One of the more confounding products of Hollywood’s prerelease fog of war, Olivia Wilde’s Don’t Worry Darling, has weathered twitter storms and killer-bee gossip only to land on the decidedly low end of critic esteem, charting just 37 percent fresh at Rotten Tomatoes on opening day, following months of exciting reports about the off-set antics of its beautiful actors.
While Don’t Worry Darling is only Wilde’s second full-length feature as a director following 2019’s Booksmart—which boasts an exceedingly rare 96 percent fresh score with critics—it enjoyed, and suffered, massive prerelease attention for reasons having nothing to do with the viewing experience.
First, Wilde was served child custody papers by an operative of her ex, Jason Sudeikis, while onstage introducing a sneak preview of the film at Las Vegas CinemaCon in April. Then there was Spit-gate, in which Chris Pine assured the world that Wilde’s new guy, Don’t Worry star Harry Styles, did not expectorate upon him when Pine sat between the pair at the Venice Film Festival screening of the picture.
And, of course, no one could forget the special contretemps between Wilde and (Stanislavsky) Method man Shia LaBeouf, with Wilde claiming she fired him from the film before filling the role with Styles, and the actor saying that’s not possible because he quit.
Unfortunately, with the reviews coming in, these misadventures may be all we ever hear of the work going forward.
Though the Tomato-meter is an imprecise metric of taste or quality—aggregating reviews from 3,000 “Tomato-Approved Critics”—and while 36 percent is better than the 14 percent earned by Gigi & Nate, the latter film costars a capuchin monkey, and reviewers’ pullquotes on the former are a glimpse at the collision of gossip-fueled hype and human viewer.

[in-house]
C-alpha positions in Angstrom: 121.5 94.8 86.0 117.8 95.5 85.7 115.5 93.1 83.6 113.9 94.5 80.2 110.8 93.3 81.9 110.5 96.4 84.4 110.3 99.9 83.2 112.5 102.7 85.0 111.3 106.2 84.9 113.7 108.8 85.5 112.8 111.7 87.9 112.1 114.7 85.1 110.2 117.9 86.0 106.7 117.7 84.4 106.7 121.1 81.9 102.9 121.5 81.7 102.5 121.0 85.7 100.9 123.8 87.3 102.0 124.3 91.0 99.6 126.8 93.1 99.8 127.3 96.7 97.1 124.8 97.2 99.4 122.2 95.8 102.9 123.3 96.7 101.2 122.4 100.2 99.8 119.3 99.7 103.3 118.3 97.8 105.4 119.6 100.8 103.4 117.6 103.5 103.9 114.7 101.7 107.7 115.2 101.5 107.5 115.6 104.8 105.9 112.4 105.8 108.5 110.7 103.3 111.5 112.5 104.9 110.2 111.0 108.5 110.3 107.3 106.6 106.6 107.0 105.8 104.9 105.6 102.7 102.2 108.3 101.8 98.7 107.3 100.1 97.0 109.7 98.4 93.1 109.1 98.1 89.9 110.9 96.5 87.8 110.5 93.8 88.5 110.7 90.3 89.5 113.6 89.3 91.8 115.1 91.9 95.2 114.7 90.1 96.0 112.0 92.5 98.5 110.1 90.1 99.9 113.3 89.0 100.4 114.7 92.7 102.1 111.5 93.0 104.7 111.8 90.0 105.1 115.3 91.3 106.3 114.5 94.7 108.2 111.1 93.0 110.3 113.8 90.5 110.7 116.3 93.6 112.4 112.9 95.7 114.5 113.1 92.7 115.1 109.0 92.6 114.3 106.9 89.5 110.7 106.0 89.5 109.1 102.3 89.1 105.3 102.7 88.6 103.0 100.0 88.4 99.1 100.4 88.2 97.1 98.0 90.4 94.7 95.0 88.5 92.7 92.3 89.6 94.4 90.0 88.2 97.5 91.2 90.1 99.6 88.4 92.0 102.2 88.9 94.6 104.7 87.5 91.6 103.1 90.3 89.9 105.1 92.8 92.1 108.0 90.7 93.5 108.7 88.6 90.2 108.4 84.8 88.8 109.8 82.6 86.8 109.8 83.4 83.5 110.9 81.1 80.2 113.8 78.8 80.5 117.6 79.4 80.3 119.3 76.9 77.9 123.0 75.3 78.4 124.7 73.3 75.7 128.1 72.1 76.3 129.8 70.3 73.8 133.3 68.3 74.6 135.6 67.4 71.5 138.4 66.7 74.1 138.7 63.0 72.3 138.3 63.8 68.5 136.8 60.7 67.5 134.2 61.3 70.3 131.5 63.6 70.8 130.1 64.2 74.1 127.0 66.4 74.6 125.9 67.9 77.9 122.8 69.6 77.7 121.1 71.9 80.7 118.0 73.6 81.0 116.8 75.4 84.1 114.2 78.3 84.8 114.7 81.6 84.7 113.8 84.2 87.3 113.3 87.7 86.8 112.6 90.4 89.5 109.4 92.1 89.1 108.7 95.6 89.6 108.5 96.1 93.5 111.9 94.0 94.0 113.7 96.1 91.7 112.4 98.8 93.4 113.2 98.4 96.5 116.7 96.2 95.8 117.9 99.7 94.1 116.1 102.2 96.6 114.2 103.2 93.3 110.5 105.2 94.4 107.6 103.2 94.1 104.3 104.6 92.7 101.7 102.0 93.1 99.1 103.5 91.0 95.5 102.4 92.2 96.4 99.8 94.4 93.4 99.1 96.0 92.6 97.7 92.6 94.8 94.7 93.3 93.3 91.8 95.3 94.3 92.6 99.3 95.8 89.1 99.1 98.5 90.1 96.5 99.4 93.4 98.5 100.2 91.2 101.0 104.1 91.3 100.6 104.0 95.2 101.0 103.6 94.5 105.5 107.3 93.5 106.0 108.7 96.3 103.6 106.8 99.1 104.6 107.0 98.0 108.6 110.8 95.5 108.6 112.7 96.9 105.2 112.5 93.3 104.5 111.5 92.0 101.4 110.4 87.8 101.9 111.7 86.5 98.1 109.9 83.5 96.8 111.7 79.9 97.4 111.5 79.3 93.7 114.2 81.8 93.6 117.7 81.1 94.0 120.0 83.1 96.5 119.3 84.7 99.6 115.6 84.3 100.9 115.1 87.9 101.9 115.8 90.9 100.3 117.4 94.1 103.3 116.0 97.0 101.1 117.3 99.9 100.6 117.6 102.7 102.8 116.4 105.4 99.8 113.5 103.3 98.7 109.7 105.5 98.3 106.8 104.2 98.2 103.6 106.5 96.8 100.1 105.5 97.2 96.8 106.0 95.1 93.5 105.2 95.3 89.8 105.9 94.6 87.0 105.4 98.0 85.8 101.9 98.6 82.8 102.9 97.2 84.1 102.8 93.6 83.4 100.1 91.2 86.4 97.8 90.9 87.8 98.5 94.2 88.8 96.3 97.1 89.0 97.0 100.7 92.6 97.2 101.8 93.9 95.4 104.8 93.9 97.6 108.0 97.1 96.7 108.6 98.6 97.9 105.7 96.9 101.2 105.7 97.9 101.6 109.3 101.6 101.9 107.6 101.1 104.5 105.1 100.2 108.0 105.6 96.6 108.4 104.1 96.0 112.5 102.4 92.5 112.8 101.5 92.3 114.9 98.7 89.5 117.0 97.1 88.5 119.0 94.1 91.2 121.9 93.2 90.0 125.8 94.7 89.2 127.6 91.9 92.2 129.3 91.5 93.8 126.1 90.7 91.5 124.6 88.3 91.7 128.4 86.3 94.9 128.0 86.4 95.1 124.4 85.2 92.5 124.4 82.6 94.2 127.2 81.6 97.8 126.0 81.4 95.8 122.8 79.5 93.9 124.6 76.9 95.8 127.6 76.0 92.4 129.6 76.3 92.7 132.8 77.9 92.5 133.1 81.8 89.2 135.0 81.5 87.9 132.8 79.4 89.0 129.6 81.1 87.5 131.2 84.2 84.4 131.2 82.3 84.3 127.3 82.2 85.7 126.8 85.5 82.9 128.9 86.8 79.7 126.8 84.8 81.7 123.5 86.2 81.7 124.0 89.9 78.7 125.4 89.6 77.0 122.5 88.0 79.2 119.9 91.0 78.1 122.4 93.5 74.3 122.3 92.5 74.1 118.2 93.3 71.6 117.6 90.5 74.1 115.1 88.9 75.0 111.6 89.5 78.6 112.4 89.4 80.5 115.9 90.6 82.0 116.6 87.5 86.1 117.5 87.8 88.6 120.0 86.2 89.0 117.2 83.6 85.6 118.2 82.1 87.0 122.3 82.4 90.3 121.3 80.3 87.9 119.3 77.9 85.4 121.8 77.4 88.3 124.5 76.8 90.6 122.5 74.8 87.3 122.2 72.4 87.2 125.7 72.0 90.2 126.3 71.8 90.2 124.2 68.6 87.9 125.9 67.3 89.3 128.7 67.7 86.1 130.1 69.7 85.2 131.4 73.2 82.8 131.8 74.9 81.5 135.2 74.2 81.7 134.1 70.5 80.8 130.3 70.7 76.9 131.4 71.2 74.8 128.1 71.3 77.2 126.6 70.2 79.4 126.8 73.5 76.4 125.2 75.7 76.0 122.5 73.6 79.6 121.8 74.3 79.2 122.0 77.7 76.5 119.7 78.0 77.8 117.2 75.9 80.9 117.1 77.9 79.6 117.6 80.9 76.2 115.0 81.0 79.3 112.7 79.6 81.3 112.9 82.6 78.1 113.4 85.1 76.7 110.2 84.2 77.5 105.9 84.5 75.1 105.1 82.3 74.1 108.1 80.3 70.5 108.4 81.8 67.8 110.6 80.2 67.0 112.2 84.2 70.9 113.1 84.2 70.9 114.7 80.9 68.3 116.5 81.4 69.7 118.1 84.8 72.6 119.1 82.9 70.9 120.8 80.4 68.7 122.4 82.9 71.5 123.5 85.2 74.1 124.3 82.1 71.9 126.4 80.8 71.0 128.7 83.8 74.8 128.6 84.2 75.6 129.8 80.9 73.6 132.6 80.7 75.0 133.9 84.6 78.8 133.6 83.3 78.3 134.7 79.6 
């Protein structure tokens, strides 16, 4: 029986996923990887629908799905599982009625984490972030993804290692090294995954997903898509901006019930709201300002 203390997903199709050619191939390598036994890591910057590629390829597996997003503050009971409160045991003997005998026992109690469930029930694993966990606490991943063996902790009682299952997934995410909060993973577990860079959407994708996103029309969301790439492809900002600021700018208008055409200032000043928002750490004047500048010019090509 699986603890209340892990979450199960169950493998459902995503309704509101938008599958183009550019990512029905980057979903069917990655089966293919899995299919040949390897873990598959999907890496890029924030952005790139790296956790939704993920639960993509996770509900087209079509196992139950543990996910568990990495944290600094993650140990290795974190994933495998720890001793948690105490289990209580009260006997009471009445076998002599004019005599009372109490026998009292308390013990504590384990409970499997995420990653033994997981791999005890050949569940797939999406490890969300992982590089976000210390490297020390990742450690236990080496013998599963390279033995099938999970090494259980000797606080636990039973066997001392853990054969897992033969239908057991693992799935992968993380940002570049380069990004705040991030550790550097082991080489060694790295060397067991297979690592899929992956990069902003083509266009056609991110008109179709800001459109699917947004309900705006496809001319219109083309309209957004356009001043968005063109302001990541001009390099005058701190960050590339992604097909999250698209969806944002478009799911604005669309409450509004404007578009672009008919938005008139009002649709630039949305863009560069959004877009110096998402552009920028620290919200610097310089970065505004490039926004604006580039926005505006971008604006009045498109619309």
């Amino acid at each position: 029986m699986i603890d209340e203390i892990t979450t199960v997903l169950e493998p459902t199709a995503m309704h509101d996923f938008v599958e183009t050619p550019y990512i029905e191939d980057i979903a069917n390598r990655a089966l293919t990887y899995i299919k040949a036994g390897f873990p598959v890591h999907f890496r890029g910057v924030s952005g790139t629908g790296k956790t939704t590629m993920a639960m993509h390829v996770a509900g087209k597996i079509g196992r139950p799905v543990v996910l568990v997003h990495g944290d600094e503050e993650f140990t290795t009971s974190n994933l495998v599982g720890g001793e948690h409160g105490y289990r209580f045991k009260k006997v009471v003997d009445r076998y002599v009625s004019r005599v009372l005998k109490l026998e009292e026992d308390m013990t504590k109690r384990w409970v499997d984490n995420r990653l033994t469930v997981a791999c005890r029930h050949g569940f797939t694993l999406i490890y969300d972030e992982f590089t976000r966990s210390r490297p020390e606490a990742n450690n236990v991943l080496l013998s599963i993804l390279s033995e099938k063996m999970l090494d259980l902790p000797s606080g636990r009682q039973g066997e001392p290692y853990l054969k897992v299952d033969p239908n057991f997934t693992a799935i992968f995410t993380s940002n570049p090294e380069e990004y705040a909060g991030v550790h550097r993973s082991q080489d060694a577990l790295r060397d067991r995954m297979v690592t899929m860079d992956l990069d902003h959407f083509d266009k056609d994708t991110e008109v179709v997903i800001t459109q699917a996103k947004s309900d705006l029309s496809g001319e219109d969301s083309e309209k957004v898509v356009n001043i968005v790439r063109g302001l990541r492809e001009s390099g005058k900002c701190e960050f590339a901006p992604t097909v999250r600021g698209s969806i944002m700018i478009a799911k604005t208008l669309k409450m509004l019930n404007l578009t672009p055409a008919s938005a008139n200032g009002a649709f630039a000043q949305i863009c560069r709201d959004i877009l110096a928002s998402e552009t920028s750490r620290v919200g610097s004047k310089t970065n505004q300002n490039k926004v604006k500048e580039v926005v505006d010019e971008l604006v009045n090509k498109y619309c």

In a rare moment of harmony between New York’s rival papers, the New York Post’s Johnny Oleksinki says, “We’re a mile ahead of the plot by minute one, with 121 still to go” as the New York Times’ Manohla Dargis says Wilde “isn’t a strong enough filmmaker at this point to navigate around the story’s weaknesses, much less transcend them.”
The Washington Post’s Ann Hornaday diagnoses it as “not a disaster, but not particularly distinguished; a movie that, in the end, will wind up being as forgettable as its own bizarre publicity.”
Pursuing this point even further, Arizona Republic’s Bill Goodykoontz says it “isn’t so much a movie as a gossip-delivery system,” whereas RogerEbert.com’s Glenn Kenny counsels restraint, saying that “while Don’t Worry Darling isn’t THAT bad, it’s also not very good.”
Many other critics praised Florence Pugh’s performance in the lead as well, while some, like the Boston Globe’s Mark Feeney, waxes nearly red-pill in inverting other critics’ claims: “It doesn’t tell viewers anything they don’t already know,” he writes. “It does remind them of things they might prefer to ignore.”
And the winner of this week’s Faint Praise Award, Vulture’s Bilge Ibiri weighs in: “The film is smooth, competent, (mostly) well-acted, and merely tedious.”
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